Main Employers in Nauvoo
Nauvoo business enterprises weren’t confined to a single section or street in town, as the Times and Seasons reported: “Business begins to assume a cheering aspect in our city. Everywhere we see men of industry, with countenances beaming with cheerful content, hurrying to their several occupations and scenes of labour. . . . The saints have a great and arduous work before them; but persevering industry and diligence, stimulated by a zeal for God and his cause, will surely accomplish it, and they will reap the full reward of their toil.” Of the thirty-one streets that ran east and west, nineteen had one or more businesses. Of the twenty-four streets that ran north and south, sixteen participated in the economic infusion in town. Although there were business enterprises throughout the city, the more prosperous businesses clustered in three economic centers: Mulholland Street, Main Street, and Water Street. J. H. Buckingham of Boston visited the business centers and wrote, “No one can visit Nauvoo, and come away without a conviction that . . . the body of the Mormons were an industrious, hard-working, and frugal people. In the history of the whole world there cannot be found such another instance of so rapid a rise of a city out of the wilderness—a city so well built, a territory so well cultivated.”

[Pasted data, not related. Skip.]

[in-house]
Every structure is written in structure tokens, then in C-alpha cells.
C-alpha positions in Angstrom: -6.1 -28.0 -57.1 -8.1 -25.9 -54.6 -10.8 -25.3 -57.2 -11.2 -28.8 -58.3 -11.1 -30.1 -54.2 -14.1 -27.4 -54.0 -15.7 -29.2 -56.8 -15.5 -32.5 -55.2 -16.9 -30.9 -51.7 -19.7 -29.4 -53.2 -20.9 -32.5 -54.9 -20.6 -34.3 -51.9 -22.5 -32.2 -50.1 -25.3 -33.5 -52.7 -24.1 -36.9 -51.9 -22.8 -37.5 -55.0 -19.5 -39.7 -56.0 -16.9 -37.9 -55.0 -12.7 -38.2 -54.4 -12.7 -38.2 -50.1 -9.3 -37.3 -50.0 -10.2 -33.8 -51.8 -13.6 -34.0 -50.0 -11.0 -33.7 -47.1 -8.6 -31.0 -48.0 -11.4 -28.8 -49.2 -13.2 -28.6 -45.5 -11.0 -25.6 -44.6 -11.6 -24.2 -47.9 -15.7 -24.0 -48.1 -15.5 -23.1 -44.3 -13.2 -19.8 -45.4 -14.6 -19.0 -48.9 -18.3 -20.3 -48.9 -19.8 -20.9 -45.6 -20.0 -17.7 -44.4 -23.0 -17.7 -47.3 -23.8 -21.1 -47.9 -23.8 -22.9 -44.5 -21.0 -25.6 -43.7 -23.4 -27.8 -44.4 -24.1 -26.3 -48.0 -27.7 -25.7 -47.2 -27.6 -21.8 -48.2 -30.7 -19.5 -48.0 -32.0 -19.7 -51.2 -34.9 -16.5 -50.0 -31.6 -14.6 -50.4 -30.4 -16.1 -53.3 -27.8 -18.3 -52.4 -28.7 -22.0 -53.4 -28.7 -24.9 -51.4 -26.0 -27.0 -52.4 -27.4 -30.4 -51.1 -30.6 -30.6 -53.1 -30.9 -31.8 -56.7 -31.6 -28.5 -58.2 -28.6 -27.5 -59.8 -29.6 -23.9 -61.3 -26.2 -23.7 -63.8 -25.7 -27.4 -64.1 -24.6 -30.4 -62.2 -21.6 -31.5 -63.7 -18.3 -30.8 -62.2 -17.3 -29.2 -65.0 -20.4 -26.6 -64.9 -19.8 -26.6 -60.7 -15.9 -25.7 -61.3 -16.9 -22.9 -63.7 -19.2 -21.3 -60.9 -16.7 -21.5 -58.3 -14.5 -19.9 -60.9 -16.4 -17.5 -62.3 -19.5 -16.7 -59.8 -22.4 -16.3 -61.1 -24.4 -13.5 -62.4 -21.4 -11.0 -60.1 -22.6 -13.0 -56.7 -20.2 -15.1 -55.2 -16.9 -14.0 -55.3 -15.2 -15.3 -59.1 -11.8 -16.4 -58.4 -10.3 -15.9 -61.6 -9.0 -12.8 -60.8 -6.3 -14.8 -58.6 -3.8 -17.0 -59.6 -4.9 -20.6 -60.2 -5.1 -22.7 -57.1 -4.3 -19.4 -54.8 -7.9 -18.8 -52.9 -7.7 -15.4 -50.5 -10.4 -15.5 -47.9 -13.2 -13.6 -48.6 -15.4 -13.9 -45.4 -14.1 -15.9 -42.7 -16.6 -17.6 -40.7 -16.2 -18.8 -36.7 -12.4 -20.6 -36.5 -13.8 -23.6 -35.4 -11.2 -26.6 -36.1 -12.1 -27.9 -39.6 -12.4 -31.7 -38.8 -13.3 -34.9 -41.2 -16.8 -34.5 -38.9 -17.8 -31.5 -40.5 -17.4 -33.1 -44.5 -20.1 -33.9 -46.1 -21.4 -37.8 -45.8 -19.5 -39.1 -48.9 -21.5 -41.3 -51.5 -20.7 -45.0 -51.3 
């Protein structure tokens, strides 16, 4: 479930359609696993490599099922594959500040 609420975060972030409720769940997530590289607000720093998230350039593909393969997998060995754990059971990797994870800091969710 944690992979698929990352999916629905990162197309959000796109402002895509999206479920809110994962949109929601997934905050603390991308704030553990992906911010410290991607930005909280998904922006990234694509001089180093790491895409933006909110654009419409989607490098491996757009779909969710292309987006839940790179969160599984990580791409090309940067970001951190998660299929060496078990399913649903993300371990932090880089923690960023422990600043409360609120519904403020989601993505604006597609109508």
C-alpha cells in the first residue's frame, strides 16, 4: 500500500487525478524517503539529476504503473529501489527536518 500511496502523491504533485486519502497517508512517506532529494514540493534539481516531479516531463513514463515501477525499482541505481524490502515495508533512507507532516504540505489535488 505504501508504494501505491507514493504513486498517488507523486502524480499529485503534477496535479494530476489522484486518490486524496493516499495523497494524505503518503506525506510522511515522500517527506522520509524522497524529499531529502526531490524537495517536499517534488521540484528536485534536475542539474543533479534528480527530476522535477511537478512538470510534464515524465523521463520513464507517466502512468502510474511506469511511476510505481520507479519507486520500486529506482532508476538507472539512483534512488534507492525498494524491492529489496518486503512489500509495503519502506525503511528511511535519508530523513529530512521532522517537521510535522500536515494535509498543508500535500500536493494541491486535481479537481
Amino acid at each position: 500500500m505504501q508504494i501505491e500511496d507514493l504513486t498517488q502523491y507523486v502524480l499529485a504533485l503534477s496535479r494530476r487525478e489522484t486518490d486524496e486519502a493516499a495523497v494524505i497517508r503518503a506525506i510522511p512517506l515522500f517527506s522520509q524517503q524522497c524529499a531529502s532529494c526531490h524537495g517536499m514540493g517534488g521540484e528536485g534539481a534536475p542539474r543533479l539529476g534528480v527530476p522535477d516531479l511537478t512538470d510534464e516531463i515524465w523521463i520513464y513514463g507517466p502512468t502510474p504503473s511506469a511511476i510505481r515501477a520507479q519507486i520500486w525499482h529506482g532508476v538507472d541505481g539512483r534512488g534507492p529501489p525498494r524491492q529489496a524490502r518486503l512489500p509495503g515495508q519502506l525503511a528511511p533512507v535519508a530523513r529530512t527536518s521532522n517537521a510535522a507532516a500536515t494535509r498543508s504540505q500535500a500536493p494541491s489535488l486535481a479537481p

Although few records of business transactions are extant, names and locations of businesses and the principal owners and proprietors are known. For example, from advertisements in the Nauvoo Neighbor, historians learn that attorney Almon W. Babbitt had an office in Joseph Smith’s store on the south side of Water Street and an office at the corner of Carlin and Parley Streets. With partner S. Emmons, Babbitt also had an office at the corner of Main and Kimball streets. Proprietor David D. Yearsley had two dry goods and grocery stores, one on the south side of Water Street and the other on Mulholland Street, east of the Nauvoo Temple.